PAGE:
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A powerful and redemptive story of how the dazzling world of roller derby helped one young woman transform her fear and self-doubt into gutsy, big-hearted, adventurous living
“A universal story of healing and triumph, made all the more beautiful, wild, and free by Gabe’s fierce love for roller derby and her team, who become her family.”—ABBY WAMBACH, Olympian, activist, and author of the #1 New York Times bestseller Wolfpack
Growing up queer in a conservative Midwestern town, Gabe Montesanti never felt comfortable in her own skin. A competitive swimmer, she turned to perfectionism and self-control to create a sense of safety, only to develop an eating disorder and constantly second-guess her instincts. When she enters graduate school in St. Louis, she is determined to put the baggage of her childhood behind her. With no prior experience, she joins Arch Rival, one of the top-ranked roller derby leagues in the world. Gabe instantly falls in love with the sport’s roughness, intensity, and open embrace of people who are literally and figuratively scarred. She soon finds community and a sense of belonging, reveling in the tattoos, glitter, and campiness.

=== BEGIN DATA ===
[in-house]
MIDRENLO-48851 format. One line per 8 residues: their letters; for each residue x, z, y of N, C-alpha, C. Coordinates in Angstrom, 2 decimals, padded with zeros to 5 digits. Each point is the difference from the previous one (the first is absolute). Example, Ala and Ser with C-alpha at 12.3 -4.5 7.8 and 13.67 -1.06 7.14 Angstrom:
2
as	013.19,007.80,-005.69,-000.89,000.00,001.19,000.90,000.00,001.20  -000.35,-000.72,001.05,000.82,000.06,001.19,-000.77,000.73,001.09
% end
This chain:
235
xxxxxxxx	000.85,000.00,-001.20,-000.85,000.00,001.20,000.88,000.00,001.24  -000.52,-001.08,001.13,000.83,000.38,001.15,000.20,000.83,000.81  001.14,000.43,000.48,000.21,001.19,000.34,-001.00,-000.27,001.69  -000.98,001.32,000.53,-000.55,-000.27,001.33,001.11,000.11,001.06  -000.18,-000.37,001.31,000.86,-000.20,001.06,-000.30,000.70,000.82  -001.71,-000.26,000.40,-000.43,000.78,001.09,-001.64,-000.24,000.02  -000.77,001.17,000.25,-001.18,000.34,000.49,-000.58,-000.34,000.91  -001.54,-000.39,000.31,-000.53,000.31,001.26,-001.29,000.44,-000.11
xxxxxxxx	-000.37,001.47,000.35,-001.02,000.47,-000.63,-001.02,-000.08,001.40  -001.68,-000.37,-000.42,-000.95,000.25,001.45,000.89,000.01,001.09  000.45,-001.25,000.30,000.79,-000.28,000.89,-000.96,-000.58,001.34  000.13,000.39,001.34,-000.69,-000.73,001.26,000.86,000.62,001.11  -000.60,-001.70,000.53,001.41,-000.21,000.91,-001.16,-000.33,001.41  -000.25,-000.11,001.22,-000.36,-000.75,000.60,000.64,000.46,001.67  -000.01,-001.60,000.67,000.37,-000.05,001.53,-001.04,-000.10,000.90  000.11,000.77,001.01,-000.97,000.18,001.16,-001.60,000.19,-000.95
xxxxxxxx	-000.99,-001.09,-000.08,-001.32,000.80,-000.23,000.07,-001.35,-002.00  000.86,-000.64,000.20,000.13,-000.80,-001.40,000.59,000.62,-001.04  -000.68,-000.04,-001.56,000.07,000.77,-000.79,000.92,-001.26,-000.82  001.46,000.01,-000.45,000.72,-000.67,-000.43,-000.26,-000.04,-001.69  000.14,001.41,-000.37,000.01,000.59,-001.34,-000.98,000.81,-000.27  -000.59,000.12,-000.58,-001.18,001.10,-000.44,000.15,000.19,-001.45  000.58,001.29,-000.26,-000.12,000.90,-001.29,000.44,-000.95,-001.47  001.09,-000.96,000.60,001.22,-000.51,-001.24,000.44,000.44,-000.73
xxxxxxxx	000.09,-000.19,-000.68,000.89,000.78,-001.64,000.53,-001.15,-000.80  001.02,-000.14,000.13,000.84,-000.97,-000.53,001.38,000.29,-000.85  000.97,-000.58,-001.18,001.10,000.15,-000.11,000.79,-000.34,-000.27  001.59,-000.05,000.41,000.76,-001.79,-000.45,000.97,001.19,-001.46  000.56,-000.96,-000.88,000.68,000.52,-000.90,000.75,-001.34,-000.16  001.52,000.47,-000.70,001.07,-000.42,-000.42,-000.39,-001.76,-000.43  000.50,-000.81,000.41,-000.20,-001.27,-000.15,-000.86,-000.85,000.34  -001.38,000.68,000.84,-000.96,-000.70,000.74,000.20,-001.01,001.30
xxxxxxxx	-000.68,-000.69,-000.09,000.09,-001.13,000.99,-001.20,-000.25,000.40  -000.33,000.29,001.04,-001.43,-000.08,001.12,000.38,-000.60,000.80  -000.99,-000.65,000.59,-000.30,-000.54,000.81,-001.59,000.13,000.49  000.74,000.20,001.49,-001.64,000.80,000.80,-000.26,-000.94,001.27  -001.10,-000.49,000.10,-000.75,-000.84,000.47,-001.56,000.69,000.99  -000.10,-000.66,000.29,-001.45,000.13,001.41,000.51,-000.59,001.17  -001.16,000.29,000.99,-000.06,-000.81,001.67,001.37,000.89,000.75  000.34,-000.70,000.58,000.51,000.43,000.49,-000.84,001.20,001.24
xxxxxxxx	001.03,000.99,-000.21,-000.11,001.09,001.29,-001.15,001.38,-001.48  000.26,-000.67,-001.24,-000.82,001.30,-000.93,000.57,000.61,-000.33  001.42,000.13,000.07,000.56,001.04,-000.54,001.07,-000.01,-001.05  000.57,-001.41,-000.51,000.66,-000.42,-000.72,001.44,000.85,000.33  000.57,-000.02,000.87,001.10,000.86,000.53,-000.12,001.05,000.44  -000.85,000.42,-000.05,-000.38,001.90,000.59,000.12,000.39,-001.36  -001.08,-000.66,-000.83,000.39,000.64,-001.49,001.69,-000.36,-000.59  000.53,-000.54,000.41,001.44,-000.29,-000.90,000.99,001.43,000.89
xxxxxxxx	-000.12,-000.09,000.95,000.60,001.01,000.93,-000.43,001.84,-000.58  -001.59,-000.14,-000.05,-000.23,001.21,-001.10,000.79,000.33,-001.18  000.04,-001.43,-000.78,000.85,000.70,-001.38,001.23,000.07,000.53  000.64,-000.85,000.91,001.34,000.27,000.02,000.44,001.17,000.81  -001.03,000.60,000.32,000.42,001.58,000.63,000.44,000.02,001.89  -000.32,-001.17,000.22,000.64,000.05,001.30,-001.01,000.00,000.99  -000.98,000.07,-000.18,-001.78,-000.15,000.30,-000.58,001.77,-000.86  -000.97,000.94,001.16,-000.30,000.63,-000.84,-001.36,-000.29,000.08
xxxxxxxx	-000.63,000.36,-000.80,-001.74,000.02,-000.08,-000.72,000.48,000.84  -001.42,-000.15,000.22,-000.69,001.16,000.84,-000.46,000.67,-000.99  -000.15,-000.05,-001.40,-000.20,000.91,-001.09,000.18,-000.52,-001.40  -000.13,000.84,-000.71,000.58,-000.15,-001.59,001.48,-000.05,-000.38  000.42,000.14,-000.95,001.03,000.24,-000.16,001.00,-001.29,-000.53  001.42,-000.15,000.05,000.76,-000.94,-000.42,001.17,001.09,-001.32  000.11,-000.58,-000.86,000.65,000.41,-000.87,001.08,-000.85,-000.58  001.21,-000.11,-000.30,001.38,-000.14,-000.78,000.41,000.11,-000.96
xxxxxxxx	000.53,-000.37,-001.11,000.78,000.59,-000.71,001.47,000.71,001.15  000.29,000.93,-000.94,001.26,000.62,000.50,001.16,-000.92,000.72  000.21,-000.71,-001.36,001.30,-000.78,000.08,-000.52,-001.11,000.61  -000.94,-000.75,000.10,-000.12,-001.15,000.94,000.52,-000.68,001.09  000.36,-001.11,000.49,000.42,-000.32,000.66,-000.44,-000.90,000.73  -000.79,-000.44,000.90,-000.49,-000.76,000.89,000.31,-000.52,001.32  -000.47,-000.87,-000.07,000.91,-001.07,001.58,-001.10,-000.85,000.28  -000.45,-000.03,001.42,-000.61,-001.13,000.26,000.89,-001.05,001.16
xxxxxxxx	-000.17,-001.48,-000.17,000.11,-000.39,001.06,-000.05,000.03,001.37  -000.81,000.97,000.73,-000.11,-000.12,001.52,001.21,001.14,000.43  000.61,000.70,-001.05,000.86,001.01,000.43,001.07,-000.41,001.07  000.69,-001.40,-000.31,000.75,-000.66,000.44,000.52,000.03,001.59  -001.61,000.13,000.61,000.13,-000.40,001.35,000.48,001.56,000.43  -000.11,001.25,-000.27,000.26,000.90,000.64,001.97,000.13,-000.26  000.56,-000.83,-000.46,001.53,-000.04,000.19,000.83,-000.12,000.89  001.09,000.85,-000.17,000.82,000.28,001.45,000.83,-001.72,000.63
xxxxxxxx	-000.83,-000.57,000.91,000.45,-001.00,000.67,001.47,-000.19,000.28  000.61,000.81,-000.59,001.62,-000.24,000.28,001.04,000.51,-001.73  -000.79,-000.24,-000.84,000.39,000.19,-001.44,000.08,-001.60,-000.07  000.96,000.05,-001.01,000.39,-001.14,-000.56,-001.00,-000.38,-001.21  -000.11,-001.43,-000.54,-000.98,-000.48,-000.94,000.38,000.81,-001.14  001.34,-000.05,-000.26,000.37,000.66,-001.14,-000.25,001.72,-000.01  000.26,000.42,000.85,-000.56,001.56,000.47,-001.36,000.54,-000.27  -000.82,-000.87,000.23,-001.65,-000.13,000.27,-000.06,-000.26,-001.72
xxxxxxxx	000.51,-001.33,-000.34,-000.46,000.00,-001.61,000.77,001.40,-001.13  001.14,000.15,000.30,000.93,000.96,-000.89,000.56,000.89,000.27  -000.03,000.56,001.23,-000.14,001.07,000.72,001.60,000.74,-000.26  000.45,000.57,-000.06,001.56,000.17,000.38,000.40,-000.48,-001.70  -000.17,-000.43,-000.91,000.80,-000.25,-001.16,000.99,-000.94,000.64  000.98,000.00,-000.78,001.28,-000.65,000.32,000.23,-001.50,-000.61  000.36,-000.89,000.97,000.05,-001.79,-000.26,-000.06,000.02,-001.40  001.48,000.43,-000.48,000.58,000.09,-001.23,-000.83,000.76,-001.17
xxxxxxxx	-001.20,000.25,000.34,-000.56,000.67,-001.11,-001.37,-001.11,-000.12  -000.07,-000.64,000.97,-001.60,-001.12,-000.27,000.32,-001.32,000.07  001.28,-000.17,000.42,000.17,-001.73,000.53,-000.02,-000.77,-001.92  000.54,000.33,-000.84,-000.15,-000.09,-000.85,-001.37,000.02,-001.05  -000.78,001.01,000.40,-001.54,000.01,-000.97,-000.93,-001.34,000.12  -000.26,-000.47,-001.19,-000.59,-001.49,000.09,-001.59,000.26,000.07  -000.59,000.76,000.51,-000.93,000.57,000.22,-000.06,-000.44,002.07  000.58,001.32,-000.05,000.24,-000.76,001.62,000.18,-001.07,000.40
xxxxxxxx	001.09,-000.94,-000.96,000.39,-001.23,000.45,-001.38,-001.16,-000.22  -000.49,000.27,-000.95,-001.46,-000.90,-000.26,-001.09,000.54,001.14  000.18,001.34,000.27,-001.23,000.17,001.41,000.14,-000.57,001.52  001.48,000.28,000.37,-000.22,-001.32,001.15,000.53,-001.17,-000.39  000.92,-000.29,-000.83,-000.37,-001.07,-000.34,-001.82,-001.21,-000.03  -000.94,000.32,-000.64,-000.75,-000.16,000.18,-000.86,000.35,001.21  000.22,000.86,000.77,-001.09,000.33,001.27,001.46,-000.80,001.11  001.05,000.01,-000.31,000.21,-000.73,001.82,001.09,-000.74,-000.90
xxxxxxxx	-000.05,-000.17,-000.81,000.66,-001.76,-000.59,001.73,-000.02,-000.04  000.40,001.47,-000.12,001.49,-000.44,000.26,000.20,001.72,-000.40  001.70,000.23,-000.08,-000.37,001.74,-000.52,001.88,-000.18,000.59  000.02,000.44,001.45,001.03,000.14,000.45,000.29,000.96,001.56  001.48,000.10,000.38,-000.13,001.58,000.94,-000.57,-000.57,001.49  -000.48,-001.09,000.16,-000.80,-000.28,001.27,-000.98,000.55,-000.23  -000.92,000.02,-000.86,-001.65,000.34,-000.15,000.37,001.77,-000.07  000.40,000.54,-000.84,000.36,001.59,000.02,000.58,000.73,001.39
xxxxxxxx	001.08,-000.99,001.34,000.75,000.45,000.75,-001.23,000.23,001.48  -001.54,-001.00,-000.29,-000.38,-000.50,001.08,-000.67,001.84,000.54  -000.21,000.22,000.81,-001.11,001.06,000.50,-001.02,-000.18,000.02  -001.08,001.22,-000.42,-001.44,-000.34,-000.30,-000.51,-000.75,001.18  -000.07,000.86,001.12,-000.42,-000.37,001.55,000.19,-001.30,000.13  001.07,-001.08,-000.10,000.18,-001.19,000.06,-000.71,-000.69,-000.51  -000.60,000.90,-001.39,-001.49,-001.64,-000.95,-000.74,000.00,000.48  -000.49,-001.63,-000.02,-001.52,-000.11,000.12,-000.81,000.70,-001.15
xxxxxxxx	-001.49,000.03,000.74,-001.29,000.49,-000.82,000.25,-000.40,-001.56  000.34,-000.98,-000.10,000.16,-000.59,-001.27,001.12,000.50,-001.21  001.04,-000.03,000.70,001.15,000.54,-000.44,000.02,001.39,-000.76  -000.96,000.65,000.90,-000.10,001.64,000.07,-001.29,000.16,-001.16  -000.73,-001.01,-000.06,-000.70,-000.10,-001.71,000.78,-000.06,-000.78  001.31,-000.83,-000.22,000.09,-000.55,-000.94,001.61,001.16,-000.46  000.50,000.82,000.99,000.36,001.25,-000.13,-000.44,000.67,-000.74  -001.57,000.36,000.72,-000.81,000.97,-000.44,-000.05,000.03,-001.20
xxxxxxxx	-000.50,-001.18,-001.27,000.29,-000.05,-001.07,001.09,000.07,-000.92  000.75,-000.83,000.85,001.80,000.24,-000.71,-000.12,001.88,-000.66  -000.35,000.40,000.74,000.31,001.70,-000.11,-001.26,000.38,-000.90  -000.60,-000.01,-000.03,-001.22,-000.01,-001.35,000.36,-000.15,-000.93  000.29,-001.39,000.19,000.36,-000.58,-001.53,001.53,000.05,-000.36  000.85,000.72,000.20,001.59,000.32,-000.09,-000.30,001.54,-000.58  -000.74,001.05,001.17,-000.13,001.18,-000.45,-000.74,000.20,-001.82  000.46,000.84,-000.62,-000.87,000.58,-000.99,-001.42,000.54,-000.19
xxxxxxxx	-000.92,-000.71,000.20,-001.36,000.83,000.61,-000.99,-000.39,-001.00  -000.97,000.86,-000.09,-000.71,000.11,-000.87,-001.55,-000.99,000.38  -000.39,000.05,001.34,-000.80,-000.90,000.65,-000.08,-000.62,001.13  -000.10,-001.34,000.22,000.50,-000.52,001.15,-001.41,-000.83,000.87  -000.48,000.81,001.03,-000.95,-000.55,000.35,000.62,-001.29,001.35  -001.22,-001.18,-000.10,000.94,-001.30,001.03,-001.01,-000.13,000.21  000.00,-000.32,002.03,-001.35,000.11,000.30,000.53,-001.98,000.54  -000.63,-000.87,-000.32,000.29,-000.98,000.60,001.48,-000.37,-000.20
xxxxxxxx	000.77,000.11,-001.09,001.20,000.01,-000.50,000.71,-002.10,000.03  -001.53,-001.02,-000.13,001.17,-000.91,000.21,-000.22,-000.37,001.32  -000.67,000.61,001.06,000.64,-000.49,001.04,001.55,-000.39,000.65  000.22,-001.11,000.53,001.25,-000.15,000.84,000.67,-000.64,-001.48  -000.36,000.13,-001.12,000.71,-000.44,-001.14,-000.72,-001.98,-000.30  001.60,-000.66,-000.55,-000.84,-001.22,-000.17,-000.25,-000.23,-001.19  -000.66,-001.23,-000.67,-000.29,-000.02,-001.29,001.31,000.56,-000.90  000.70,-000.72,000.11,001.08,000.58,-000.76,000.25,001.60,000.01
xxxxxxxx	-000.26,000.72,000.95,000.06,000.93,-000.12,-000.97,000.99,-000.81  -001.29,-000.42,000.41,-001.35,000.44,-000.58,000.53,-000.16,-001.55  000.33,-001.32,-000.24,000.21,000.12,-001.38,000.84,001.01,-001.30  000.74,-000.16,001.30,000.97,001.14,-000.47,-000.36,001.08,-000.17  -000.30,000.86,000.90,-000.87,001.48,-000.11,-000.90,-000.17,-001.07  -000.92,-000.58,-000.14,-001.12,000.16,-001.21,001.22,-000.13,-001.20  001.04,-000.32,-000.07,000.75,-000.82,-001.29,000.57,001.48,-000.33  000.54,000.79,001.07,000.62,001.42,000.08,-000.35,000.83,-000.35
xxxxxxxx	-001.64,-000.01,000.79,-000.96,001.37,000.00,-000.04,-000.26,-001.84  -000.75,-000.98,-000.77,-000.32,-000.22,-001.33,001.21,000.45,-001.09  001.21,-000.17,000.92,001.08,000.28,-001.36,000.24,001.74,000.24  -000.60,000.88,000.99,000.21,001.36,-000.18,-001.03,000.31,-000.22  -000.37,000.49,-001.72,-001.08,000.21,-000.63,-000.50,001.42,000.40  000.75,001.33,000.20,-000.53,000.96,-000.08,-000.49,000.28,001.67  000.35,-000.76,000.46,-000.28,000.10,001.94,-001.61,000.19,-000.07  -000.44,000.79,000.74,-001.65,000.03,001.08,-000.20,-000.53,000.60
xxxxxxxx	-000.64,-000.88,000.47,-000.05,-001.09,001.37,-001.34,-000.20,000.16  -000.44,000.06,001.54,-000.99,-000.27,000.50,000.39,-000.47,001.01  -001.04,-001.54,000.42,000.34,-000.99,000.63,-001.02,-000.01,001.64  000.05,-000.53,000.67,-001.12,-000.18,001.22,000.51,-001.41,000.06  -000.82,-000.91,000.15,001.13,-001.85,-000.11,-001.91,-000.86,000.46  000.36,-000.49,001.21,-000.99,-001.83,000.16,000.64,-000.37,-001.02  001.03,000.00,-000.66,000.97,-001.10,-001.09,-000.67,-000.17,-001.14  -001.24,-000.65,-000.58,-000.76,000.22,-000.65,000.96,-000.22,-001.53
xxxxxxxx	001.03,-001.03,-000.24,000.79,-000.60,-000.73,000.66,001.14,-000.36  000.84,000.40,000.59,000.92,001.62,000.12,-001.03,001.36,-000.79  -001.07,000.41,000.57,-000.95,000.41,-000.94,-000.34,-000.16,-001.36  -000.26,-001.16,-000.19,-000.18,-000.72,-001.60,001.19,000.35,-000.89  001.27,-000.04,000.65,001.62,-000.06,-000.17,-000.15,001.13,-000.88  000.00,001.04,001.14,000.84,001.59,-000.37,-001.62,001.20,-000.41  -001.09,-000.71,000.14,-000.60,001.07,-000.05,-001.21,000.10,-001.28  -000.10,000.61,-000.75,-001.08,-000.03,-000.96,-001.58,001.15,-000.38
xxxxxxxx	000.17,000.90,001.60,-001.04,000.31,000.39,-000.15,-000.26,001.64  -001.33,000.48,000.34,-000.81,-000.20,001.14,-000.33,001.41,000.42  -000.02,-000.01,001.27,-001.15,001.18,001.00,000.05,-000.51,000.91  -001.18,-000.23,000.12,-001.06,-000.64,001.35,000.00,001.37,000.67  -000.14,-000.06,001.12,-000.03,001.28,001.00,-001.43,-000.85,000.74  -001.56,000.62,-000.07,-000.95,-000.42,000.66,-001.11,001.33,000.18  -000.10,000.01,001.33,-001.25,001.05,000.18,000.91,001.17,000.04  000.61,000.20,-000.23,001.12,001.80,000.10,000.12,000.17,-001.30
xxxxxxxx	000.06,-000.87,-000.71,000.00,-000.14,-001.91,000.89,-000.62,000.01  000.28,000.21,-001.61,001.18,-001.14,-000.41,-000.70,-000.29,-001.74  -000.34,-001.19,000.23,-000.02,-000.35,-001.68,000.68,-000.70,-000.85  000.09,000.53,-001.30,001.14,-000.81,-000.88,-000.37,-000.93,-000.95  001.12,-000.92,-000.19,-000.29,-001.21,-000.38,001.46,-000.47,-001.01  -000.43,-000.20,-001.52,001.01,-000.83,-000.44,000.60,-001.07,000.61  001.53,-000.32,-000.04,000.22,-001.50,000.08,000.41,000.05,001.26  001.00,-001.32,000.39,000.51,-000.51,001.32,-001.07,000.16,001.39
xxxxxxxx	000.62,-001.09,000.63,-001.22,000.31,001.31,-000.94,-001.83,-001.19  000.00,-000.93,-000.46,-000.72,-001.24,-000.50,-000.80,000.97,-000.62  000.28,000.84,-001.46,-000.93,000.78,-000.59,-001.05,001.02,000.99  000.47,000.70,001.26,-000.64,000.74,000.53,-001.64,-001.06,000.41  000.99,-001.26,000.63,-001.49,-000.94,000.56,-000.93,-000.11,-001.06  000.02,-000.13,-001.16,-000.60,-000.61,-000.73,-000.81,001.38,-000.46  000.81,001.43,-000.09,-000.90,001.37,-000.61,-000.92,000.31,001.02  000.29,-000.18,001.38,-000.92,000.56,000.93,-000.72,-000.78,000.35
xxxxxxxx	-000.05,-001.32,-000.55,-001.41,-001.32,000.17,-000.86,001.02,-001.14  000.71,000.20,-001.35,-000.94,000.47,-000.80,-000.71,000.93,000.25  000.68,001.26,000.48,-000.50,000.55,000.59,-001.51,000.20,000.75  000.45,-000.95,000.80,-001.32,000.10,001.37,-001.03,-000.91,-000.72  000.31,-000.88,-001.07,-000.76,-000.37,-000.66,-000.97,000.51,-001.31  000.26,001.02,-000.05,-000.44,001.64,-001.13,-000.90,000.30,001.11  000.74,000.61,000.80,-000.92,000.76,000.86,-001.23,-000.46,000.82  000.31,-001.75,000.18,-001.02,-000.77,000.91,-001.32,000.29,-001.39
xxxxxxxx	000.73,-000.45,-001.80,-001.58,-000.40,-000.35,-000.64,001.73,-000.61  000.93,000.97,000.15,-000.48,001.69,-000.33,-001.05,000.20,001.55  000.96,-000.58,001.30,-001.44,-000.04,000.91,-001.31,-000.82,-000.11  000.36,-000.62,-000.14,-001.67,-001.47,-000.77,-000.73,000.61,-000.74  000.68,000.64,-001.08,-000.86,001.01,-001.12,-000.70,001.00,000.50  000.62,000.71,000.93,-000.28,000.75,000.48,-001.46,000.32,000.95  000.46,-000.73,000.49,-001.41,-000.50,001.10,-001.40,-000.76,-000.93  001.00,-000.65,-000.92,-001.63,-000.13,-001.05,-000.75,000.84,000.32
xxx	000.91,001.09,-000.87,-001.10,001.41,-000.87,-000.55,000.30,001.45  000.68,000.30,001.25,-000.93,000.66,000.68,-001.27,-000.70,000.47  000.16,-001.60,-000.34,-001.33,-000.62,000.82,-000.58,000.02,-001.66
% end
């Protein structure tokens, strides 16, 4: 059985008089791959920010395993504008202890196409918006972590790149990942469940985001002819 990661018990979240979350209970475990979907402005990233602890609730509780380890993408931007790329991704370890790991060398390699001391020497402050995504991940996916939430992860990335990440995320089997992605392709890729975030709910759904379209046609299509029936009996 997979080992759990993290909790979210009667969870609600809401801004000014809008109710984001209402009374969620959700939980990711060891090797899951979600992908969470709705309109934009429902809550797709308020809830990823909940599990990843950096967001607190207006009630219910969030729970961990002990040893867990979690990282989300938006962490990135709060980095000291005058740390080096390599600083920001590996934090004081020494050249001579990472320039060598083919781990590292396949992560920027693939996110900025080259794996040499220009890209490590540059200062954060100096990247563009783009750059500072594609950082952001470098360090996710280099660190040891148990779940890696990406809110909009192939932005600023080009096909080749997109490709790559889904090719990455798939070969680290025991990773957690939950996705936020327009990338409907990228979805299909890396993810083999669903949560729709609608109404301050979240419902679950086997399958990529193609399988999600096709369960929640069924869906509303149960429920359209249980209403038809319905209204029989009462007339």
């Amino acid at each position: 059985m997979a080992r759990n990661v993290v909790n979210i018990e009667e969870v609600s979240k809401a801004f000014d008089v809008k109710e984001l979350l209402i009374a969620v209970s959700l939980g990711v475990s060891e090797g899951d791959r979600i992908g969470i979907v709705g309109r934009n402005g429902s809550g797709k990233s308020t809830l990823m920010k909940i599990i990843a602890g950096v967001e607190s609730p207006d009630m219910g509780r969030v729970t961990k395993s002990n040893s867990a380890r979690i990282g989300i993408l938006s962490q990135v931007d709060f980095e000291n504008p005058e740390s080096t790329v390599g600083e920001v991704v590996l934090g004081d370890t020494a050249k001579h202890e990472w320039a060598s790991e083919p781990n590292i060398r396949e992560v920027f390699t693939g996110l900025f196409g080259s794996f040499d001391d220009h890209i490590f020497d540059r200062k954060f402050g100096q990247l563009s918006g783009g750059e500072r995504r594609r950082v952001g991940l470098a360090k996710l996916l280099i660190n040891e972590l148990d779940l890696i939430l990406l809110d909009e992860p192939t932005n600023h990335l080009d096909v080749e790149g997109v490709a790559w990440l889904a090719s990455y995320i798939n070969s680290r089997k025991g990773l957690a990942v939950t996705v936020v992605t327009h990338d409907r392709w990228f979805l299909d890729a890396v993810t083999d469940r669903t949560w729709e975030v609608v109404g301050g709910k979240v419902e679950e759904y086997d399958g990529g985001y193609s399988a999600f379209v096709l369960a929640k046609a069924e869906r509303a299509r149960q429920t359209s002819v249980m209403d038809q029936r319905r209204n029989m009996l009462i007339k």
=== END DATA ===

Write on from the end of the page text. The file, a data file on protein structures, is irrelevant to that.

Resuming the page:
But when Gabe suffers a catastrophic injury, she can no longer ignore the parallels between the physicality of roller derby and the unresolved trauma of her upbringing. Rendered inactive, forced to be still, Gabe realizes she needs to heal her emotional wounds as much as her physical ones; she must confront her fear and self-diminishment in order to feel truly alive.
Told with unflinching honesty and a giant dose of wonder, Brace for Impact is a tender, inspiring memoir about the everyday heroism of pursuing a life less ordinary, and the deeply human need to be at peace with who you are.
Under the Cover
An excerpt from Brace for Impact
From the outside, the St. Louis Skatium seemed just as abandoned as the surrounding buildings. The strip looked like a stage set, all peeling paint and muted colors. There was a for lease sign hanging crookedly in the window of Kleb Clothing and Shoe Company; both the neighboring storefronts were boarded up. The busch beer sign hanging from an empty bar was coated in rust and cobwebs. Beside Tucker’s Bar & Grill, two old men wearing overalls and yellow gloves were rooting through a dumpster.